Risk management is paramount to a successful trader. It sounds easy enough, but what does it mean? Well, it can mean lots of different things to different people. The easiest way to manage risk is to remain in cash. You can sleep without worrying what happened in China overnight. But there's an opportunity cost that you'd have to consider there. When the stock market moves higher, your cash loses purchasing power. Another way to manage risk is to trade ETFs (Exchange Traded Funds), which invest in a basket of stocks. That helps to manage individual stock risk. Those of us who trade individual stocks know all too well that feeling when a sector moves higher and the stock you own within that sector doesn't. You also can manage risk by the number of shares you trade. Managing risk also includes diversification into other asset classes like bonds, real estate, etc.
As a short-term to intermediate-term trader (holding stocks anywhere from one day to a few months), managing risk is simply buying the stock I want to own at the best possible price - within reason - and then keeping a reasonably close stop level in place in the event the stock doesn't perform the way I believed it would. Without a doubt, I have one absolute favorite trading strategy on when to enter a stock and it should be no big surprise.
Major Price Support
When I talk about MAJOR price support, I'm not referring to the intraday low from yesterday on 1,000 shares. I'm referring to a significant resistance level that was cleared on heavy volume after weeks or months of basing. That prior price resistance then becomes price support on future selling. Identifying these stocks BEFORE they breakout is your planning phase. These types of stocks generally offer up excellent reward to risk ratios because they're just beginning a major move higher and the breakout level (or slightly below) represents an area of support the stock should hold on any selling. So you can keep a tight stop. That's the beauty of StockCharts.com. Without the tools available here, I would most definitely forget the importance of big levels on individual stocks. I look at hundreds of charts every day and if I don't store them for future review, they simply get lost and go away. As a trader, you cannot allow great setups to "go away". So I created a "ChartList" to track stocks that I watch so I won't forget. You can then annotate those charts to provide you key reminders about things like "stop" levels, target prices, etc. Here's how you create a ChartList. I blogged about Interface, Inc. (TILE) a few months ago in the DITC blog. The article was titled, "Interface (TILE) Floors It, Approaches Major Resistance". Along with Arthur Hill and Greg Schnell, great ideas are presented on a regular basis on the DITC blog so be sure to subscribe to that blog if you haven't already. Take a look at the long-term chart, the breakout, the retest of that breakout and the performance on TILE since it was featured:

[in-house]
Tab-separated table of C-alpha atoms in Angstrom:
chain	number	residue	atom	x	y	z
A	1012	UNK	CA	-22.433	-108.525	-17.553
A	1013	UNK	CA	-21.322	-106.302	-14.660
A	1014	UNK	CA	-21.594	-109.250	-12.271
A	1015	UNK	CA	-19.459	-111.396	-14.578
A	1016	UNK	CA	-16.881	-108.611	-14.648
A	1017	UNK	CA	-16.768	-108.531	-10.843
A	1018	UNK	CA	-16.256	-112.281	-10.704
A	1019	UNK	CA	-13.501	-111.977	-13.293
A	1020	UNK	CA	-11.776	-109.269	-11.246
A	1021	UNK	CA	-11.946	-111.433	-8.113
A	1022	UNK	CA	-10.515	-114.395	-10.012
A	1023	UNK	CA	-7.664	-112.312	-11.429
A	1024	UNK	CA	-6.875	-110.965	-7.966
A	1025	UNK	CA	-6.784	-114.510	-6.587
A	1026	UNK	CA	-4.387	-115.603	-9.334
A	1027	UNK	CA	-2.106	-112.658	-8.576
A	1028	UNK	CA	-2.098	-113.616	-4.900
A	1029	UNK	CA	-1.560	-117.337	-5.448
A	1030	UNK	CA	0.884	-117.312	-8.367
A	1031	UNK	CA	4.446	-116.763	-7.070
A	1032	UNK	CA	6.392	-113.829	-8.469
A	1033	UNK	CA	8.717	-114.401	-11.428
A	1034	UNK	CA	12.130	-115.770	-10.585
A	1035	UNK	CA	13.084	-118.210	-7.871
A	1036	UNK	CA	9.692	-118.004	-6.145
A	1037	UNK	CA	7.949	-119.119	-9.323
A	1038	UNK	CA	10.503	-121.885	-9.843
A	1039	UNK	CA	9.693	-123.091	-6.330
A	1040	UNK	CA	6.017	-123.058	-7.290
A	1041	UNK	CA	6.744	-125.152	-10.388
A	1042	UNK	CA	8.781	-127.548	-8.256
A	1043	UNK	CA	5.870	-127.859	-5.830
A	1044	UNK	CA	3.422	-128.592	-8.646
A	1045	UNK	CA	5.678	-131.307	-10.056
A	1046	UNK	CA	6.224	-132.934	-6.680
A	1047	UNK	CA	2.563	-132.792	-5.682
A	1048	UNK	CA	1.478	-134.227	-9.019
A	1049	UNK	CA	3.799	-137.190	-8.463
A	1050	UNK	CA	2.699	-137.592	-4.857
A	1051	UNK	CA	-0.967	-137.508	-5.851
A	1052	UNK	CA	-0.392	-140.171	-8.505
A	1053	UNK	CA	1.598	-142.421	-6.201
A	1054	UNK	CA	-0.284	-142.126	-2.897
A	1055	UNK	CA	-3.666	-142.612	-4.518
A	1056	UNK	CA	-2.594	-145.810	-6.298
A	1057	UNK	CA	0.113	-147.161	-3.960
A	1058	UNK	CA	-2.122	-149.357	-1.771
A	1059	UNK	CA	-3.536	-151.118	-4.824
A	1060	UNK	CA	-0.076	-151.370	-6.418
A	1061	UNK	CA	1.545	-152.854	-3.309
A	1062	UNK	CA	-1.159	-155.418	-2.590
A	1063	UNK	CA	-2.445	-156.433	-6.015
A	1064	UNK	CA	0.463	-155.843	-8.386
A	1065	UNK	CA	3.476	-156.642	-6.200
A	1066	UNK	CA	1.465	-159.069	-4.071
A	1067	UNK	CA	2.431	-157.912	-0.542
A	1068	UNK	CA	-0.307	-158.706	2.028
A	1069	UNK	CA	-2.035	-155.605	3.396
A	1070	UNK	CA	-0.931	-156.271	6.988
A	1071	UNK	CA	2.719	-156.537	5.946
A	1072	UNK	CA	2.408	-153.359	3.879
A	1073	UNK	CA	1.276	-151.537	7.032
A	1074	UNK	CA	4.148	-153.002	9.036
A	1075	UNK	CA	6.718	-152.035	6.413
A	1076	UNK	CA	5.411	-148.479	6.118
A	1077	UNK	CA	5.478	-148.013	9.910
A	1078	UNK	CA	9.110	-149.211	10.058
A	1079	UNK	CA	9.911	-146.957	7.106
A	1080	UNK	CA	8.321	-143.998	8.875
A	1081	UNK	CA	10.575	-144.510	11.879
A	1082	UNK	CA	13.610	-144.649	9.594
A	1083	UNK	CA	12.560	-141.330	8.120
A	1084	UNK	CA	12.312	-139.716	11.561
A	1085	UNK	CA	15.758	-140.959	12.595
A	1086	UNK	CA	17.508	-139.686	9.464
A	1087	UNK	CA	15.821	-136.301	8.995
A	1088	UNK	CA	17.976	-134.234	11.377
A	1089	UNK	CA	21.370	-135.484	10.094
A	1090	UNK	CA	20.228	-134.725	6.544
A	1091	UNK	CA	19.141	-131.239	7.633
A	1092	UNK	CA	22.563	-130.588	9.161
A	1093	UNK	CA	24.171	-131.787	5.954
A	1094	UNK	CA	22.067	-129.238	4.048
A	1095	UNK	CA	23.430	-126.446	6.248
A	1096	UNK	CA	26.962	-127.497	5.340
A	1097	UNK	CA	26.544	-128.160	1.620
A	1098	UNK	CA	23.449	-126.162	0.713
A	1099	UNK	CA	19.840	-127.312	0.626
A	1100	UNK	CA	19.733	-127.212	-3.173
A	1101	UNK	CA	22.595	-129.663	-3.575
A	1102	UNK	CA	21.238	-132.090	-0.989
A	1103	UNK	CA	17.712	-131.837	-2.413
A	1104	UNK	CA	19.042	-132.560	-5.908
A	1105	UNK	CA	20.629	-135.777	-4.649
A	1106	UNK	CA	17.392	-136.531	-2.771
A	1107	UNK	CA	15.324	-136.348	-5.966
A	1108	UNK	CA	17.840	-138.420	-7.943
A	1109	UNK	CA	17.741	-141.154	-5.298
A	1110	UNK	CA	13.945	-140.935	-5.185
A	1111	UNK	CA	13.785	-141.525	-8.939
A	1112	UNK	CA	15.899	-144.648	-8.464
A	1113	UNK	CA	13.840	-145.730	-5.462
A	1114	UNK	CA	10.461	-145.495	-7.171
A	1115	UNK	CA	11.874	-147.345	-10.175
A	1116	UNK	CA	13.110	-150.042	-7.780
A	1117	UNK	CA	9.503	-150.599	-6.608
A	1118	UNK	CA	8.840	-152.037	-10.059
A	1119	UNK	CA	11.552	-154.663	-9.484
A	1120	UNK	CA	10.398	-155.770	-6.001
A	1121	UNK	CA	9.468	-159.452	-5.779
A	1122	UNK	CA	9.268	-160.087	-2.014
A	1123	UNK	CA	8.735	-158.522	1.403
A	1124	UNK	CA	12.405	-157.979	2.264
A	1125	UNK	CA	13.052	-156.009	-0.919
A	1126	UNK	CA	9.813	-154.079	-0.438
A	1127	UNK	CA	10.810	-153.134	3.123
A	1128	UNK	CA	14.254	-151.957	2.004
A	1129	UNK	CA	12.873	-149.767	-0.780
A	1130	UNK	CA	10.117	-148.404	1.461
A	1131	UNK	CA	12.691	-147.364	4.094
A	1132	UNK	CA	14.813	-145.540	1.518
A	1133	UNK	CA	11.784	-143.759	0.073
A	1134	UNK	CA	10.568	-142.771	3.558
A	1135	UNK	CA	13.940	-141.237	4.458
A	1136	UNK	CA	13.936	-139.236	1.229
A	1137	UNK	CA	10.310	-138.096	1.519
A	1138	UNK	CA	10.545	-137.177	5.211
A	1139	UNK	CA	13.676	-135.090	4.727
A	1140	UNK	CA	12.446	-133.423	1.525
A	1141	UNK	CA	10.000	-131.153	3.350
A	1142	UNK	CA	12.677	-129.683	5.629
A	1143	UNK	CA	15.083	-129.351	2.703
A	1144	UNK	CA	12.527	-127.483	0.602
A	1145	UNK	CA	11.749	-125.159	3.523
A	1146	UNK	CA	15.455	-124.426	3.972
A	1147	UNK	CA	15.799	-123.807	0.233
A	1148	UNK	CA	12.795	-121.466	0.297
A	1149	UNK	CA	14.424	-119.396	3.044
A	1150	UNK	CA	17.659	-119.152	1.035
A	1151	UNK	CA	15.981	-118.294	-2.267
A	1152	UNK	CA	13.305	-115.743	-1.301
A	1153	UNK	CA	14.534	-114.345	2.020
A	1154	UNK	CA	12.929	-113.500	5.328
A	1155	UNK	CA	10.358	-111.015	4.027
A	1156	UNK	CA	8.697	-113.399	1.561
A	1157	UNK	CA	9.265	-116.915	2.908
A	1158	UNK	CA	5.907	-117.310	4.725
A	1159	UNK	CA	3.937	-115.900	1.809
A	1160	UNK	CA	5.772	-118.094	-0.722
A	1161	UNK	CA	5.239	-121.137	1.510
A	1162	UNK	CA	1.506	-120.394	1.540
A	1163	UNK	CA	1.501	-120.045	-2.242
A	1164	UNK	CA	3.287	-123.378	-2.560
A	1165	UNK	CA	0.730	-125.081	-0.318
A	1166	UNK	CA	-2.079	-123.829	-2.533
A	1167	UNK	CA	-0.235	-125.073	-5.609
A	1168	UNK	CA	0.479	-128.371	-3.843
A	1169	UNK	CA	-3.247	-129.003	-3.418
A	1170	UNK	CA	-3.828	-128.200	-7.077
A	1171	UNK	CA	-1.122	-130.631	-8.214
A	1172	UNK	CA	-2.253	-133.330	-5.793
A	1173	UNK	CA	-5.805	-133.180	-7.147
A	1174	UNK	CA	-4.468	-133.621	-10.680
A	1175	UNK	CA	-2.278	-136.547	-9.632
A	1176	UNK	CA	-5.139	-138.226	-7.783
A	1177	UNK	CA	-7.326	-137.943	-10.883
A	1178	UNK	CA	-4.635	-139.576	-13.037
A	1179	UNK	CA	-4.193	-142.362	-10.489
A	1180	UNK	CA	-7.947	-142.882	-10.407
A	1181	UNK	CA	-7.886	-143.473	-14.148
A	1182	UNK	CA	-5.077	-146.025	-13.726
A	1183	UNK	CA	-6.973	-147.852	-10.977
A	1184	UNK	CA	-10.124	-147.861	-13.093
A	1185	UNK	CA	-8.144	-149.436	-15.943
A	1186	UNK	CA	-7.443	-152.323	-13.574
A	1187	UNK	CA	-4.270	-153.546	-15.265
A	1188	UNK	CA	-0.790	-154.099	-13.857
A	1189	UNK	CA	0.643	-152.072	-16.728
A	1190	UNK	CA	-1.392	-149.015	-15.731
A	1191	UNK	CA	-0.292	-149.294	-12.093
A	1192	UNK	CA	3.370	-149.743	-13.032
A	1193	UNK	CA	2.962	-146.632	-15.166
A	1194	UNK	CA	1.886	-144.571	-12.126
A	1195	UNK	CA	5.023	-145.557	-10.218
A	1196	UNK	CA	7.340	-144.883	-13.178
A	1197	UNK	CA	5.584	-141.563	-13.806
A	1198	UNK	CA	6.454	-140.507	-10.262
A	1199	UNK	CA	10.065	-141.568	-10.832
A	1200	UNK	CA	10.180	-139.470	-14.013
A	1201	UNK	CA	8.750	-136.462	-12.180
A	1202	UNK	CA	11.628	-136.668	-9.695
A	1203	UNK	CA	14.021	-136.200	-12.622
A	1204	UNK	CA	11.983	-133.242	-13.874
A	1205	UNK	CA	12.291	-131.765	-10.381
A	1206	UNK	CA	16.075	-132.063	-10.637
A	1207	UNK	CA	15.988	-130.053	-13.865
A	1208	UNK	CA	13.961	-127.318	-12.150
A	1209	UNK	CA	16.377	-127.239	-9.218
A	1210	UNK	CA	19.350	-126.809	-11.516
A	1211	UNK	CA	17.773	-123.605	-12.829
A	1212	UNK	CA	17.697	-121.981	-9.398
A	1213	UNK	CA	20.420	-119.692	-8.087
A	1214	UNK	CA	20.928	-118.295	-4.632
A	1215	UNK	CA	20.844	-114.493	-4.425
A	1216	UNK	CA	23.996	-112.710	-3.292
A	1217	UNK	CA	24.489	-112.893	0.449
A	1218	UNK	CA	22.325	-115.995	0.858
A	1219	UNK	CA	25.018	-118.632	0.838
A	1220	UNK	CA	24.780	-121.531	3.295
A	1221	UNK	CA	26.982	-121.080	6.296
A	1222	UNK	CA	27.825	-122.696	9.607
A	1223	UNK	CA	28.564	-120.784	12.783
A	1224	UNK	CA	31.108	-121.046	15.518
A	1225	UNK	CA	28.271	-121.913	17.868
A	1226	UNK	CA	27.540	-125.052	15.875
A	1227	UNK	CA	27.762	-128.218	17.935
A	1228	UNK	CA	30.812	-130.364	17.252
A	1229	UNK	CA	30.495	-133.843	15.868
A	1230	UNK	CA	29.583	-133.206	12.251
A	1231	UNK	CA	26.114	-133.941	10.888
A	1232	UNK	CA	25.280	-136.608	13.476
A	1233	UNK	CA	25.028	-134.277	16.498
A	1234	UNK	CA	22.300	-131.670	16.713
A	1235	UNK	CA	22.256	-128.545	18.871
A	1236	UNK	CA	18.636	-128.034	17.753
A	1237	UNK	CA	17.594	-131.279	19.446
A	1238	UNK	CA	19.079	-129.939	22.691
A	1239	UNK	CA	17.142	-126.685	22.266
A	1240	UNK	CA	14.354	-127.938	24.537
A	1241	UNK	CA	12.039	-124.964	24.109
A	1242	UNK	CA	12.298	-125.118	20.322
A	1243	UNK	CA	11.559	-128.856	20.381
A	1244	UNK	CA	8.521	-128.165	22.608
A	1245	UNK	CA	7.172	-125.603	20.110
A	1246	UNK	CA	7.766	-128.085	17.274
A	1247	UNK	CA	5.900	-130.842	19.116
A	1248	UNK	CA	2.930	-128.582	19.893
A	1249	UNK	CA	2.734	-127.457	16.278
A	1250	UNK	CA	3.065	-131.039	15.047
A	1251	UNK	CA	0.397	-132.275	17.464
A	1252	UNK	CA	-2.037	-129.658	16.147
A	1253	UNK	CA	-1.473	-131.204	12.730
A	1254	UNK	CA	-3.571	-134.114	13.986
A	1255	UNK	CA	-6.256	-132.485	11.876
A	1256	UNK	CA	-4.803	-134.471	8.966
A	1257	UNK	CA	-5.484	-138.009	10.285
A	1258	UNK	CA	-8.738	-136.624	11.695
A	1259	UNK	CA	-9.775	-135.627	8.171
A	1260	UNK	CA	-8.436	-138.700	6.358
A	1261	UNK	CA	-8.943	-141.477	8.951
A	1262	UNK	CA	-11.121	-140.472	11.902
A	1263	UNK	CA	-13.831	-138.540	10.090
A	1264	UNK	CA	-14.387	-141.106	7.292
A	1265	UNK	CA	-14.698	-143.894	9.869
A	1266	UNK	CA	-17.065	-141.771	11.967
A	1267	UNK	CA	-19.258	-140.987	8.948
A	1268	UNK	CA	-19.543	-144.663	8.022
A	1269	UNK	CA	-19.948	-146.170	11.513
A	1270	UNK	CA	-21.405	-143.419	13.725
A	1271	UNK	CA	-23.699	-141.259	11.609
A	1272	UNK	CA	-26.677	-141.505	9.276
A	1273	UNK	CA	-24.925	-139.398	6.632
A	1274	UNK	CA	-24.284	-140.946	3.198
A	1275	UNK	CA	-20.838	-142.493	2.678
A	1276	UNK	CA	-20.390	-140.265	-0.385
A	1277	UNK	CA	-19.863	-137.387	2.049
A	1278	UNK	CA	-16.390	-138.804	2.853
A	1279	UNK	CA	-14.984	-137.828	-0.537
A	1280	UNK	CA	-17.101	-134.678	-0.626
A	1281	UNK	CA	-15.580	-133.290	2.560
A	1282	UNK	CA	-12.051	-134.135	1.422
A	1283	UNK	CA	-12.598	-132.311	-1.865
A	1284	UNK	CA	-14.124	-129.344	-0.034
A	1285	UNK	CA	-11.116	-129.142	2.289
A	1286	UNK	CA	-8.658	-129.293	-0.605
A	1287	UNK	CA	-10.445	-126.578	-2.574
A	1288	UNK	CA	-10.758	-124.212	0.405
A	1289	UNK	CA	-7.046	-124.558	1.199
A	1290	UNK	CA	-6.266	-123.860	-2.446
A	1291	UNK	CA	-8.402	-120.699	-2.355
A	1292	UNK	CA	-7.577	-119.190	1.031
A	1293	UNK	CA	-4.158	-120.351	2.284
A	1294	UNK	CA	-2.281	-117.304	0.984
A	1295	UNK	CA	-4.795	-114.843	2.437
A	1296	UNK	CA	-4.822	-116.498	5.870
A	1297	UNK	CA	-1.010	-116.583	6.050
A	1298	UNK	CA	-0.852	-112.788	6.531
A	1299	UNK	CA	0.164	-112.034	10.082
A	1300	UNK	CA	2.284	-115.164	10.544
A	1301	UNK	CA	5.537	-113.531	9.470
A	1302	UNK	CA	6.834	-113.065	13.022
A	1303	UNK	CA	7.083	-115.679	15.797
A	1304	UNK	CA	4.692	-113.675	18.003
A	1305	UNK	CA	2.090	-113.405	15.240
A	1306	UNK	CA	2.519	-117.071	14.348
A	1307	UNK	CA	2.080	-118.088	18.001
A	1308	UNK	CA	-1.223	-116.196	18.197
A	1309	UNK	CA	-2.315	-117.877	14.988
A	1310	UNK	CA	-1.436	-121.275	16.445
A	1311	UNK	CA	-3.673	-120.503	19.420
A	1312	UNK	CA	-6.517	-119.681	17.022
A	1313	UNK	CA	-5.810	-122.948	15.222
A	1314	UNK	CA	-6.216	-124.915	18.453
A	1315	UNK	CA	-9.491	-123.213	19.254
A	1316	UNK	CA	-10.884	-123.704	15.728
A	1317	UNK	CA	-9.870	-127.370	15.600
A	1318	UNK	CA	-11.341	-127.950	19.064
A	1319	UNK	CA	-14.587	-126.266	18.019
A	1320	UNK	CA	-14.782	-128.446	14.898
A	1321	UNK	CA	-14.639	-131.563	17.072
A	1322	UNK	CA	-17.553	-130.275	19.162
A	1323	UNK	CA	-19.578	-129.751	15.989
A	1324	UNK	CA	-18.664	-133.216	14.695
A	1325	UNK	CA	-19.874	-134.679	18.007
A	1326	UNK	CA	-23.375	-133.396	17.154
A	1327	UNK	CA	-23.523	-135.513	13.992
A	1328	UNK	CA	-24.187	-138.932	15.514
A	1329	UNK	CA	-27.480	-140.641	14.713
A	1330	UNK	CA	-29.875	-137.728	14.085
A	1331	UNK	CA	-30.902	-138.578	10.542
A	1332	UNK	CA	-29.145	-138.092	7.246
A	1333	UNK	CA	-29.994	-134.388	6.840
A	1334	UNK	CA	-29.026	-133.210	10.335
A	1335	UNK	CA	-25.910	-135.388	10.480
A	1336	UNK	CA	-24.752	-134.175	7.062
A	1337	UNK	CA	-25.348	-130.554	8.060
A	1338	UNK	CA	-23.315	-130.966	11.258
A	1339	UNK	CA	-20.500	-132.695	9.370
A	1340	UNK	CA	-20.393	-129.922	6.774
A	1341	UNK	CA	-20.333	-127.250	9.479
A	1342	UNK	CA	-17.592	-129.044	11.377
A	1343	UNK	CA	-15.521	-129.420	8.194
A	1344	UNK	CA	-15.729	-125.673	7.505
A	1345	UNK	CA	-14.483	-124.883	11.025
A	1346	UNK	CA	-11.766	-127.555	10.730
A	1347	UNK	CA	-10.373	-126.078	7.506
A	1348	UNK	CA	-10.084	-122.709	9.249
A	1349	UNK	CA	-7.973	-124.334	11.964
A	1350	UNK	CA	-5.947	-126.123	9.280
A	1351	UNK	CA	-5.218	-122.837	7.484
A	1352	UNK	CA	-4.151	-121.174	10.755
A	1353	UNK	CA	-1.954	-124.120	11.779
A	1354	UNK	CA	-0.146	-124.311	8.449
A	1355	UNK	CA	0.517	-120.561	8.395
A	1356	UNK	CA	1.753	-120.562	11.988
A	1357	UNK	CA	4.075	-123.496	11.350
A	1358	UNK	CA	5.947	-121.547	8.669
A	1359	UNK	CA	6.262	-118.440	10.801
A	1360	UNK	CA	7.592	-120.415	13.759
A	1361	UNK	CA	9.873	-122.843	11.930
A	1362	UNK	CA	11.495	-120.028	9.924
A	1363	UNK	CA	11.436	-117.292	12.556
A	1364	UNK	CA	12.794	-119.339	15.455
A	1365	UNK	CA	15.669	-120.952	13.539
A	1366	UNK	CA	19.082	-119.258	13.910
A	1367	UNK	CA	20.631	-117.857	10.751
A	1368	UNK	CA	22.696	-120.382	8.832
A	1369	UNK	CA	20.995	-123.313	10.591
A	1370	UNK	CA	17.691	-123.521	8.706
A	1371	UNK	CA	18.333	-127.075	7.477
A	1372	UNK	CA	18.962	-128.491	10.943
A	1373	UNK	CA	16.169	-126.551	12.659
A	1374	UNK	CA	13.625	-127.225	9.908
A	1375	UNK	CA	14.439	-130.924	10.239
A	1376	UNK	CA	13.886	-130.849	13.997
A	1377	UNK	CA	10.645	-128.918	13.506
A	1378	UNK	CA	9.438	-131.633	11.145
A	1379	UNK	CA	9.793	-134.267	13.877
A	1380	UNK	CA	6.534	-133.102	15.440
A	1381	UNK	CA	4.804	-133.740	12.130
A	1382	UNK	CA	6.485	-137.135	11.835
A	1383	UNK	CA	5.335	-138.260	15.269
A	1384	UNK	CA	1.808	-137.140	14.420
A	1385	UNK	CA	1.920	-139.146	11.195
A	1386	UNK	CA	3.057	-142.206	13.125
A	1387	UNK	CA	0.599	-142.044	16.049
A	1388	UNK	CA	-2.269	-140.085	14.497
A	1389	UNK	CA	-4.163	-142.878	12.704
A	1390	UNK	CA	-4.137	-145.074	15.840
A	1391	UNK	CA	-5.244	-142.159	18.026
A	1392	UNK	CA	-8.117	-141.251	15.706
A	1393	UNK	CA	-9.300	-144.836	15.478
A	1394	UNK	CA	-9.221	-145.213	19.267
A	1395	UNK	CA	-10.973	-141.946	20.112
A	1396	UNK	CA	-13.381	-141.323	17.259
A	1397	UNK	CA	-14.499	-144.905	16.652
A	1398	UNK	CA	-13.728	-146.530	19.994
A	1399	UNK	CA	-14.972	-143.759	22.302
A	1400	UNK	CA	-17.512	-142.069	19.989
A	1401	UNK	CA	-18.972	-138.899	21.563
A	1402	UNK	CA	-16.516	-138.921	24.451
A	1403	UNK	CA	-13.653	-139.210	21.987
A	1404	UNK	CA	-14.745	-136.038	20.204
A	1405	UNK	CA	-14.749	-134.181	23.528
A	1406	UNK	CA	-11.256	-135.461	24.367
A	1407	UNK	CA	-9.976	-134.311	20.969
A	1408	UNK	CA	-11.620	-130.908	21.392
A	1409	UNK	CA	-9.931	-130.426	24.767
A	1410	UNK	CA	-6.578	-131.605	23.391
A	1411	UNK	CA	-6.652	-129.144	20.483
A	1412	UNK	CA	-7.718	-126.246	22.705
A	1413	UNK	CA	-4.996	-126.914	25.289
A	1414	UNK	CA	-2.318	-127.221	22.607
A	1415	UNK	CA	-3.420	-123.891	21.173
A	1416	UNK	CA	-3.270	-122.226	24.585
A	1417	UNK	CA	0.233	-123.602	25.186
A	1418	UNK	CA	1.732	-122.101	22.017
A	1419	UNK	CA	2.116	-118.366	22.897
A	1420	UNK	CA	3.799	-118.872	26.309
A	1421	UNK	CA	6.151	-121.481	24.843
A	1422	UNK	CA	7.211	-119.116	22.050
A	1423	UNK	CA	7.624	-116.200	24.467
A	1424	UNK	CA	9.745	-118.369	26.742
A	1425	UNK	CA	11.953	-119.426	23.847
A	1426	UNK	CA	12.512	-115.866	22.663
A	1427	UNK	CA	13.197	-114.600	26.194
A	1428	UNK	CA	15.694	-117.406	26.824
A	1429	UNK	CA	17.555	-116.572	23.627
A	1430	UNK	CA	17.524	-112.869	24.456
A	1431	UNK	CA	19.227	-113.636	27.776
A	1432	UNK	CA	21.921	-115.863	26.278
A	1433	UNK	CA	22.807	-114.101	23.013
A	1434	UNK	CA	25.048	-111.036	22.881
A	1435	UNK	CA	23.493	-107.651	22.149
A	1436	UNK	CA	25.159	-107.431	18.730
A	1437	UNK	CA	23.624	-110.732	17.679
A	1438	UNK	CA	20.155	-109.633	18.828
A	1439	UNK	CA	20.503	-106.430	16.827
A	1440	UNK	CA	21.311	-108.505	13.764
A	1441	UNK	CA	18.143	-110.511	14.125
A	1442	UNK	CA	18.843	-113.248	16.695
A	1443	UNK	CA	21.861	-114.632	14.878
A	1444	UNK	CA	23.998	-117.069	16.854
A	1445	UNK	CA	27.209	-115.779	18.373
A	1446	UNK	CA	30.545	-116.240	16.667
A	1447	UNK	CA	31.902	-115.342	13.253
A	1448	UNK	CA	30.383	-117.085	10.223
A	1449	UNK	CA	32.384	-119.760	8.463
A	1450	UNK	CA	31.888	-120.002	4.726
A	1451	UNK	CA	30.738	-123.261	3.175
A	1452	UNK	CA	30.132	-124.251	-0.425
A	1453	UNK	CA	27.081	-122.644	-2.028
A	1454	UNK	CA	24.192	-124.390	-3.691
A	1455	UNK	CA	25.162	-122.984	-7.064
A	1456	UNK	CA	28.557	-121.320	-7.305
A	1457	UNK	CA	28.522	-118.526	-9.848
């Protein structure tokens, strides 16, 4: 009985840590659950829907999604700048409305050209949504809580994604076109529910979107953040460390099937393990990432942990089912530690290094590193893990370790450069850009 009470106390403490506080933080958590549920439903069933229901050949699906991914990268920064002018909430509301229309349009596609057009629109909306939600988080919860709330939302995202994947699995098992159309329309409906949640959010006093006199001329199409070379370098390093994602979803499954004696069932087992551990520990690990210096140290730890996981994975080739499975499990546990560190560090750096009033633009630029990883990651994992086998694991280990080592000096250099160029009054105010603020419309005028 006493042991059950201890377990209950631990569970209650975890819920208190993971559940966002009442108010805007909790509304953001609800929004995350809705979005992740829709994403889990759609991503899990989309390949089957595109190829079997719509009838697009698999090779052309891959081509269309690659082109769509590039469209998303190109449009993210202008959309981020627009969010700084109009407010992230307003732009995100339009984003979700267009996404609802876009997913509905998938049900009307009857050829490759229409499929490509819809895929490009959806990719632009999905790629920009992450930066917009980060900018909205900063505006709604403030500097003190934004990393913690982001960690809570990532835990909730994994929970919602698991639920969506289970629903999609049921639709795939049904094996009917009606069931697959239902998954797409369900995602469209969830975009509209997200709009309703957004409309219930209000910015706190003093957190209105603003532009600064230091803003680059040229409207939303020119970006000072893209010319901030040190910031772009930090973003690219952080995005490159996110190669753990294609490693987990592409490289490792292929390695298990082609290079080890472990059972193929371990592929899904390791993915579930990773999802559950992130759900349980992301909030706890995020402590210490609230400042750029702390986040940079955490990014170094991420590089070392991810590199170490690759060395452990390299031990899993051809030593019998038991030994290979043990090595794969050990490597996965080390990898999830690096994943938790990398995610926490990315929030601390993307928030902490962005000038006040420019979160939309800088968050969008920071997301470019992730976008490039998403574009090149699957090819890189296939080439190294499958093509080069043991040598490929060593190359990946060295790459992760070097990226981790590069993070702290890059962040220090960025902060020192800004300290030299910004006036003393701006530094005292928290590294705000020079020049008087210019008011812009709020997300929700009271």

The pink dotted line, "call out" box, and arrow all show a breakout on weak technicals in late 2013. There's a negative divergence and volume really wasn't supporting a multi-year breakout. That's NOT what we want to see. But check out the second breakout. That occurred on massive volume with a weekly MACD that was pointing straight higher, a sign of strengthening bullish momentum. That breakout occurred at roughly 22.00 and TILE has moved another 17% higher in just the past few months. Without saving this chart in a ChartList, I may have missed the breakout.
Here are two other charts with similar setups on daily charts worth watching/trading:
Fortune Brands Home & Security, Inc. (FBHS):
Restoration Hardware (RH):
First, keep in mind both of these charts are daily charts, not like the long-term weekly resistance shown on the TILE chart. The longer the time frame, the bigger the resistance level becomes. But both of these companies, FBHS and RH, look like tradable candidates given their setups and breakouts or potential breakouts on their daily charts. On the first chart, FBHS opened above price resistance at today's open, but the volume thus far is uninspiring. A surge in volume later to accompany a breakout would be bullish. Otherwise, this looks like a failed attempt. RH recently broke out above 100.00 on solid volume and is now retesting that breakout level on lesser volume. I would look for price support near 100.00 to hold. The rising 20 day EMA is also being tested at the current price so it will be interesting to see if buyers re-emerge at this area on the chart.
I will review these charts and others in today's "Trading Places LIVE" webinar. You can join me by CLICKING HERE to register - it's FREE! And please be sure to subscribe to my blog at the upper right hand side of this article.
Have a great weekend and happy trading!